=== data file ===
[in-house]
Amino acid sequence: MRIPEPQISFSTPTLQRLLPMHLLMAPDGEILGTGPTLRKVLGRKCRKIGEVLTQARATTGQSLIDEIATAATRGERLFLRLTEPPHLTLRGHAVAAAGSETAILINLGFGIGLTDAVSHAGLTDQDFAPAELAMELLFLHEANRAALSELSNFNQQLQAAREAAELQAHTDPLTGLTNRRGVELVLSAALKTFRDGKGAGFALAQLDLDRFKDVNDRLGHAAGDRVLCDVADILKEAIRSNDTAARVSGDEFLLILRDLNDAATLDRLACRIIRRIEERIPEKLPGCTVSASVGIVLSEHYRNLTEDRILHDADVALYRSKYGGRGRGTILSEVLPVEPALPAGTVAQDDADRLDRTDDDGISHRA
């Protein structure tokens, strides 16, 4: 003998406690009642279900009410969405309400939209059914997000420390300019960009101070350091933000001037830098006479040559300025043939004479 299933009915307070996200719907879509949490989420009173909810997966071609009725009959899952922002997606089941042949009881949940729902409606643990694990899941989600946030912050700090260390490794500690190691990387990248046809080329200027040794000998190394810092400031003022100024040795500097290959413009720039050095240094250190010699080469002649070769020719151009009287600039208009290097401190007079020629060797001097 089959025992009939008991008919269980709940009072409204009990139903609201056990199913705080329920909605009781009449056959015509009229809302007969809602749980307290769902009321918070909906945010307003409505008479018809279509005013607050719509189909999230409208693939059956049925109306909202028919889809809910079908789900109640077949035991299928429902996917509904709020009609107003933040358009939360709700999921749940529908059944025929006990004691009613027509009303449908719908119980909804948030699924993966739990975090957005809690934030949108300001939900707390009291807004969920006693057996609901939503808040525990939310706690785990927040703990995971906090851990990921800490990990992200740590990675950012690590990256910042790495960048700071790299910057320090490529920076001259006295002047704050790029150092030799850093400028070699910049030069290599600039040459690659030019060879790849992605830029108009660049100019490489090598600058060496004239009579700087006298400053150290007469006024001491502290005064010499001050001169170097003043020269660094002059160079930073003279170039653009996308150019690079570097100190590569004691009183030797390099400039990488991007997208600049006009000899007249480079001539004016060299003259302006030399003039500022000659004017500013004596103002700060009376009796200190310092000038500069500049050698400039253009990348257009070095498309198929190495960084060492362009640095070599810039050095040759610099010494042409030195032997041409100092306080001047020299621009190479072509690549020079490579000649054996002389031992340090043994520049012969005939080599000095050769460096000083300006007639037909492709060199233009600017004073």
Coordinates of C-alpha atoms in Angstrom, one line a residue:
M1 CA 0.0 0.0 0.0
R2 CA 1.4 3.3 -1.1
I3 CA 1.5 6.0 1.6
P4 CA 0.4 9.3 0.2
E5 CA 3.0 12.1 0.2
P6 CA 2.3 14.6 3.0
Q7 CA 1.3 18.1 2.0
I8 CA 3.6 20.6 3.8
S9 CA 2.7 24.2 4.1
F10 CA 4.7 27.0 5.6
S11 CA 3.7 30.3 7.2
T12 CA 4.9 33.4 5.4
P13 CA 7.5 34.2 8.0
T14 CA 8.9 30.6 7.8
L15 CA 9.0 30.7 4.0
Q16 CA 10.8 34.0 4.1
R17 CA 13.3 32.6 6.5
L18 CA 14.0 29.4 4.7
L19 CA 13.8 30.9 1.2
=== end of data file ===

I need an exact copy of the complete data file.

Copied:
[in-house]
Amino acid sequence: MRIPEPQISFSTPTLQRLLPMHLLMAPDGEILGTGPTLRKVLGRKCRKIGEVLTQARATTGQSLIDEIATAATRGERLFLRLTEPPHLTLRGHAVAAAGSETAILINLGFGIGLTDAVSHAGLTDQDFAPAELAMELLFLHEANRAALSELSNFNQQLQAAREAAELQAHTDPLTGLTNRRGVELVLSAALKTFRDGKGAGFALAQLDLDRFKDVNDRLGHAAGDRVLCDVADILKEAIRSNDTAARVSGDEFLLILRDLNDAATLDRLACRIIRRIEERIPEKLPGCTVSASVGIVLSEHYRNLTEDRILHDADVALYRSKYGGRGRGTILSEVLPVEPALPAGTVAQDDADRLDRTDDDGISHRA
């Protein structure tokens, strides 16, 4: 003998406690009642279900009410969405309400939209059914997000420390300019960009101070350091933000001037830098006479040559300025043939004479 299933009915307070996200719907879509949490989420009173909810997966071609009725009959899952922002997606089941042949009881949940729902409606643990694990899941989600946030912050700090260390490794500690190691990387990248046809080329200027040794000998190394810092400031003022100024040795500097290959413009720039050095240094250190010699080469002649070769020719151009009287600039208009290097401190007079020629060797001097 089959025992009939008991008919269980709940009072409204009990139903609201056990199913705080329920909605009781009449056959015509009229809302007969809602749980307290769902009321918070909906945010307003409505008479018809279509005013607050719509189909999230409208693939059956049925109306909202028919889809809910079908789900109640077949035991299928429902996917509904709020009609107003933040358009939360709700999921749940529908059944025929006990004691009613027509009303449908719908119980909804948030699924993966739990975090957005809690934030949108300001939900707390009291807004969920006693057996609901939503808040525990939310706690785990927040703990995971906090851990990921800490990990992200740590990675950012690590990256910042790495960048700071790299910057320090490529920076001259006295002047704050790029150092030799850093400028070699910049030069290599600039040459690659030019060879790849992605830029108009660049100019490489090598600058060496004239009579700087006298400053150290007469006024001491502290005064010499001050001169170097003043020269660094002059160079930073003279170039653009996308150019690079570097100190590569004691009183030797390099400039990488991007997208600049006009000899007249480079001539004016060299003259302006030399003039500022000659004017500013004596103002700060009376009796200190310092000038500069500049050698400039253009990348257009070095498309198929190495960084060492362009640095070599810039050095040759610099010494042409030195032997041409100092306080001047020299621009190479072509690549020079490579000649054996002389031992340090043994520049012969005939080599000095050769460096000083300006007639037909492709060199233009600017004073």
Coordinates of C-alpha atoms in Angstrom, one line a residue:
M1 CA 0.0 0.0 0.0
R2 CA 1.4 3.3 -1.1
I3 CA 1.5 6.0 1.6
P4 CA 0.4 9.3 0.2
E5 CA 3.0 12.1 0.2
P6 CA 2.3 14.6 3.0
Q7 CA 1.3 18.1 2.0
I8 CA 3.6 20.6 3.8
S9 CA 2.7 24.2 4.1
F10 CA 4.7 27.0 5.6
S11 CA 3.7 30.3 7.2
T12 CA 4.9 33.4 5.4
P13 CA 7.5 34.2 8.0
T14 CA 8.9 30.6 7.8
L15 CA 9.0 30.7 4.0
Q16 CA 10.8 34.0 4.1
R17 CA 13.3 32.6 6.5
L18 CA 14.0 29.4 4.7
L19 CA 13.8 30.9 1.2